This picture is a 2.5 hour exposure (HaRGB) taken with an STL-1301E CCD camera thru Kopernik's 20 inch telescope working at F/5.
"Faint, very large, very moderately extended, double star attached."
NGC 6888 (aka The Crescent Nebula) is an oddly shaped emission nebula in the Constellation of Cygnus. It is associated with the bright Wolf-Rayet star located in the center of the image. Wolf-Rayet stars are believed to have evolved from massive (>25 solar mass) O-type stars via a period of major mass loss probably involving a very close companion star. One or more shells of expanding gas surround them. The expanding gas from the star sweeps up additional gas from the inner stellar medium. Some astronomers believe that the gas in a nebula like NGC 6888 is excited to glow by the ultraviolet light from the Wolf-Rayet star. Others suggest that the gas is excited by the expanding shock wave. Recently, some astronomers suggest that the odd shapes of some NGC 6888 type nebulae results from the Wolf-Rayet star's shell running into expanding shells from other nearby stars. In the image above the other three bright stars are all B-type blue giants of a similarly young age and they are only slightly less massive. B-type stars have a less vigorous but still massive stellar wind. Much additional research is needed before we can have a full understanding of Wolf-Rayet stars and the bubble shaped nebulae that surround them.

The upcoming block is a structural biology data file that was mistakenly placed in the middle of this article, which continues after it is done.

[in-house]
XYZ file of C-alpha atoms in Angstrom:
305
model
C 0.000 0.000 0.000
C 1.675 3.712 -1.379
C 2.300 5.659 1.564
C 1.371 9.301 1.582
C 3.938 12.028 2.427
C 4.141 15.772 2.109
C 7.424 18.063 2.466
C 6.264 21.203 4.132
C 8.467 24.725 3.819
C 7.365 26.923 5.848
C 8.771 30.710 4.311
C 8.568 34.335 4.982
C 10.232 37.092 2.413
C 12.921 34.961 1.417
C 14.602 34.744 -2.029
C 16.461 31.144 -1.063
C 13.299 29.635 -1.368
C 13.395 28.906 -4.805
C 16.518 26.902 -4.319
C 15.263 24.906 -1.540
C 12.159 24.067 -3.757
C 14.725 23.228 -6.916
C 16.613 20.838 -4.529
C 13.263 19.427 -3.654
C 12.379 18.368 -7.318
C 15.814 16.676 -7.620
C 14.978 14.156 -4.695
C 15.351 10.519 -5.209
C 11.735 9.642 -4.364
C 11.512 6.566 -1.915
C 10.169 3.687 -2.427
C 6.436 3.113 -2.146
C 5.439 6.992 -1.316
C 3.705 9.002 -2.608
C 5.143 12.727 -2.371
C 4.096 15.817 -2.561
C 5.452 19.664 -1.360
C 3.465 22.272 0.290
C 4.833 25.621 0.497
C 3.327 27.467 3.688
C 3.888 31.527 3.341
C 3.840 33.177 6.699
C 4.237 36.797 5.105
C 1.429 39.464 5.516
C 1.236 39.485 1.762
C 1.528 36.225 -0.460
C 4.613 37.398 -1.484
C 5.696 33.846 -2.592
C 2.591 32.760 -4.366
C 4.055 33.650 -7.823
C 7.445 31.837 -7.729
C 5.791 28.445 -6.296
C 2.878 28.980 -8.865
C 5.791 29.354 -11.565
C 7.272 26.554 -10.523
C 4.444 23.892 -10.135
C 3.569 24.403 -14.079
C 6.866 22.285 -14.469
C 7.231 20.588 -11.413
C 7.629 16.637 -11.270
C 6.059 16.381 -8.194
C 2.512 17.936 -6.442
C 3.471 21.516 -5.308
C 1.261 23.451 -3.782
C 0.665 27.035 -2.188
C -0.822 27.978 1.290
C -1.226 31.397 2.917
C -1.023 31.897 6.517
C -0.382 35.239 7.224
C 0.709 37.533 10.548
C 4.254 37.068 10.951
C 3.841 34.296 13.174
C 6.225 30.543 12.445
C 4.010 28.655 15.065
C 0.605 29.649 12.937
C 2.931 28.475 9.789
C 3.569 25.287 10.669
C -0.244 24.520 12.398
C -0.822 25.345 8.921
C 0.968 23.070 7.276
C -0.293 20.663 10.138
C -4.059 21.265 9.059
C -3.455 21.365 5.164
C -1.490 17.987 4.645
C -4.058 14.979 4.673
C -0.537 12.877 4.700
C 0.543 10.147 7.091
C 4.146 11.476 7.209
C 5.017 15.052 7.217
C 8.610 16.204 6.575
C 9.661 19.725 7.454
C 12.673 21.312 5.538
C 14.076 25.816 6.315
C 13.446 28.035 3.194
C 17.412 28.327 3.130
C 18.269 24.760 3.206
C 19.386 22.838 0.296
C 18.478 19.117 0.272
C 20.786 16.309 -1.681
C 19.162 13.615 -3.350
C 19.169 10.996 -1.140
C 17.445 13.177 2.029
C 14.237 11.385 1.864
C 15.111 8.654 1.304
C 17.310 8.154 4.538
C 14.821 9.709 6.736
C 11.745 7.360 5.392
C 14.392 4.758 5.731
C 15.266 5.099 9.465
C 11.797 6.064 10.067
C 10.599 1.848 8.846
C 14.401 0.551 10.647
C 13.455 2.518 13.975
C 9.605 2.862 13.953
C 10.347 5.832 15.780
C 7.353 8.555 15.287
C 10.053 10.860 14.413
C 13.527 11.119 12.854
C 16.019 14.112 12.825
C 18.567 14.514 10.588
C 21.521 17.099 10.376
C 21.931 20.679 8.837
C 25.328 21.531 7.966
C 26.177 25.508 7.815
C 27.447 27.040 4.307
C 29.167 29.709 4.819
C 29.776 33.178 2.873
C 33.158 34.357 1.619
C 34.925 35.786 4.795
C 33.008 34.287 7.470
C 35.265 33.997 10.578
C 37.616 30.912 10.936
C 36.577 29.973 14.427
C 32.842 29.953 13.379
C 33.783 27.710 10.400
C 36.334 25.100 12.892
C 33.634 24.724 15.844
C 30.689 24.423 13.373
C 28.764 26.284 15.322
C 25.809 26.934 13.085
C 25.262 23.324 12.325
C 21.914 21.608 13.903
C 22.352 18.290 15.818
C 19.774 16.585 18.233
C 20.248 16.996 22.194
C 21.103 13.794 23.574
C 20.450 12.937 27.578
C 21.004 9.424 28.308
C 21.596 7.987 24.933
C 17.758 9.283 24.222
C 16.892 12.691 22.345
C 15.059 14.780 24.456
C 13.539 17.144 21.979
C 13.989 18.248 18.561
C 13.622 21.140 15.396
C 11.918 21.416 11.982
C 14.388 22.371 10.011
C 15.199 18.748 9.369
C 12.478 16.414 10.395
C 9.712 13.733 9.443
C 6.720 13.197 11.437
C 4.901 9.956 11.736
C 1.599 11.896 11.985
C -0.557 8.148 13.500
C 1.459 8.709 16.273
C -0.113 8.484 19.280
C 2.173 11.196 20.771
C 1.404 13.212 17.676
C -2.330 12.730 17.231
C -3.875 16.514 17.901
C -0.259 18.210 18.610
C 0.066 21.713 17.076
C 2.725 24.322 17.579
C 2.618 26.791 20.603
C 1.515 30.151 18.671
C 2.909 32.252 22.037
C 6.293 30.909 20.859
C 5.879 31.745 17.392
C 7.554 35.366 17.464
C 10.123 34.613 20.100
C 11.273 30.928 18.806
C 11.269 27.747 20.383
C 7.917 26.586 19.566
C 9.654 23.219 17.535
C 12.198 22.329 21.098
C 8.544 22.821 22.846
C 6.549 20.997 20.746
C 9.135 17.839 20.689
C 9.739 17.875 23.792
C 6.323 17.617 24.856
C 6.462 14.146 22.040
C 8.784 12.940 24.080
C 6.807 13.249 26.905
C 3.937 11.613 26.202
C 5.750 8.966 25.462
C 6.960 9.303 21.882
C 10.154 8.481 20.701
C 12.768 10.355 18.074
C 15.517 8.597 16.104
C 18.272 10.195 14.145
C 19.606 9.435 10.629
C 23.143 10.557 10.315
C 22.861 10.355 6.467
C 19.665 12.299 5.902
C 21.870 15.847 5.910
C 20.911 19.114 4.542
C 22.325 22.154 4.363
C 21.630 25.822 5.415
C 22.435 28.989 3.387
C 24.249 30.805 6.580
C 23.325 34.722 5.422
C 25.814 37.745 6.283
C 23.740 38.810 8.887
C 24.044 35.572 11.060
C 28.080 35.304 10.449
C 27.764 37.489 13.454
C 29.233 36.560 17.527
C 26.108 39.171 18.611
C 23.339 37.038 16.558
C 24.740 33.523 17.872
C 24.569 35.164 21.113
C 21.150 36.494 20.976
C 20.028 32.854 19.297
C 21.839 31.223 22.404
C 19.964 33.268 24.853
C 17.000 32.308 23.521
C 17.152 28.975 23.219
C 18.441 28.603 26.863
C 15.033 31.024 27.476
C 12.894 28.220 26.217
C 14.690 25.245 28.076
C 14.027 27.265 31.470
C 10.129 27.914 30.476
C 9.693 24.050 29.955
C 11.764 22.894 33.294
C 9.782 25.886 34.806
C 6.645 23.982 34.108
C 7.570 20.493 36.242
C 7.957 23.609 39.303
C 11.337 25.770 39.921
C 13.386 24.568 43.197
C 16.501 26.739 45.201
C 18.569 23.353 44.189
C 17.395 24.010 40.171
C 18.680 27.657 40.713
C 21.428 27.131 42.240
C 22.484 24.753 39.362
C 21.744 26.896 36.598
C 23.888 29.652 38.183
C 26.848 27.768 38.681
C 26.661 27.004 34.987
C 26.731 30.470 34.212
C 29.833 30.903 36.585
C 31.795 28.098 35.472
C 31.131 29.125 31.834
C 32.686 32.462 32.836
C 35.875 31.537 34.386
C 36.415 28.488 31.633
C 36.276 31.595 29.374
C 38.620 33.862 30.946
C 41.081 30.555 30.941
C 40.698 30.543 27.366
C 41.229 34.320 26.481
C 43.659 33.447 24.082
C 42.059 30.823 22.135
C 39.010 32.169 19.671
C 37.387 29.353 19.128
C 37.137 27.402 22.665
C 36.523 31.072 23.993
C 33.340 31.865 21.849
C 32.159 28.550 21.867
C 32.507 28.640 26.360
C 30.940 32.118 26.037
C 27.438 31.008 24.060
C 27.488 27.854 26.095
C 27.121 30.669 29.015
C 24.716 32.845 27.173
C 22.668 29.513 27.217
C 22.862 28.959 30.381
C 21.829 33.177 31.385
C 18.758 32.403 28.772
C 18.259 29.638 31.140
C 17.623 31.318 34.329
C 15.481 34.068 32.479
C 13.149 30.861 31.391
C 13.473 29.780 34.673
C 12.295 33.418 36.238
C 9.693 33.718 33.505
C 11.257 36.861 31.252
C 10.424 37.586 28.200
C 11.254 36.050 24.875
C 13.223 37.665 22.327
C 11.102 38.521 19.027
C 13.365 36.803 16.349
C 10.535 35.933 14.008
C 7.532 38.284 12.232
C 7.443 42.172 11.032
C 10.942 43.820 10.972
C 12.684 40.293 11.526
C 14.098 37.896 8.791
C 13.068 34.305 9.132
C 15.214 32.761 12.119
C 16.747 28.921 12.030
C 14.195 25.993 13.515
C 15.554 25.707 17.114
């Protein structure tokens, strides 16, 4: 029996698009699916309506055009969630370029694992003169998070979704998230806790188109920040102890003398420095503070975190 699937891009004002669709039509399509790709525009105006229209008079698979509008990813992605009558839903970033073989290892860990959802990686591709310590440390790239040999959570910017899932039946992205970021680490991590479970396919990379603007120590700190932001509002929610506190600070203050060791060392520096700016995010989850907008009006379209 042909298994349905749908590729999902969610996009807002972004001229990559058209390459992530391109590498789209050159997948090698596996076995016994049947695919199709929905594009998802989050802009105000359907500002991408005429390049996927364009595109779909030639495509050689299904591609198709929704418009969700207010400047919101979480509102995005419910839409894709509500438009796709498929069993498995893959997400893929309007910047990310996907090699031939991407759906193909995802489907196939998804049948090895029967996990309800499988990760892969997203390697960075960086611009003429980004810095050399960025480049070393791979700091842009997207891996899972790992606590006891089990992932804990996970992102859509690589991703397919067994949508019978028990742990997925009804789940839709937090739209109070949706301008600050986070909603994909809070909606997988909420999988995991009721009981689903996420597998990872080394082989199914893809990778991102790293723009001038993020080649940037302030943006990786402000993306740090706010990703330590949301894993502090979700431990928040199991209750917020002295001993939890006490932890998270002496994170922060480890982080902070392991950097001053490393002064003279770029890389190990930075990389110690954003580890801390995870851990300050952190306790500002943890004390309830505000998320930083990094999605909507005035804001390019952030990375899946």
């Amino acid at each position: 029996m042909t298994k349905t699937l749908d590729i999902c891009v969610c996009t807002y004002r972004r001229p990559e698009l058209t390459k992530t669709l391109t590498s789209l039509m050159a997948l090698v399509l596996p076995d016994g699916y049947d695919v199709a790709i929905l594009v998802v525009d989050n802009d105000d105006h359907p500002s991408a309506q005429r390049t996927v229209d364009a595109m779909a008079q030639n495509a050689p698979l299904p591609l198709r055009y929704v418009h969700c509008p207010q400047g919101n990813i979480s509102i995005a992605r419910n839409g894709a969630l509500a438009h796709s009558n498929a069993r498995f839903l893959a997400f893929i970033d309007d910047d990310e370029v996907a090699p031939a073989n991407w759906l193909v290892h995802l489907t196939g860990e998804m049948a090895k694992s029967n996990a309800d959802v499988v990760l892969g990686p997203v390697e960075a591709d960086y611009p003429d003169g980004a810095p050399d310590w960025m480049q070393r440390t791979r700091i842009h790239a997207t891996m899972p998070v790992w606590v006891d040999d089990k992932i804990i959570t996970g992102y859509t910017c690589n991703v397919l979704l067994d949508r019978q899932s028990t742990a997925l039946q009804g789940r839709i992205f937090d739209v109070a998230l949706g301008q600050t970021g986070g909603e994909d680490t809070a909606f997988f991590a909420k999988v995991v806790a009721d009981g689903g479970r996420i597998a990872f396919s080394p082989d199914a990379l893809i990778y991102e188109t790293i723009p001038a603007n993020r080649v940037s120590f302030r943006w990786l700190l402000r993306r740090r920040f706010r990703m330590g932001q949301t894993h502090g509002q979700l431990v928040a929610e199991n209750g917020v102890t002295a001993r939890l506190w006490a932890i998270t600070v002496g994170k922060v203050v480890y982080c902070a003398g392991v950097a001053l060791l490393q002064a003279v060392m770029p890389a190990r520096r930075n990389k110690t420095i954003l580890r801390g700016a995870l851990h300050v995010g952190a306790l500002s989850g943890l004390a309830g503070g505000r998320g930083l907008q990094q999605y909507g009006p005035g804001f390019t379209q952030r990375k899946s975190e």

George Normandin, KAS
February 7th, 2012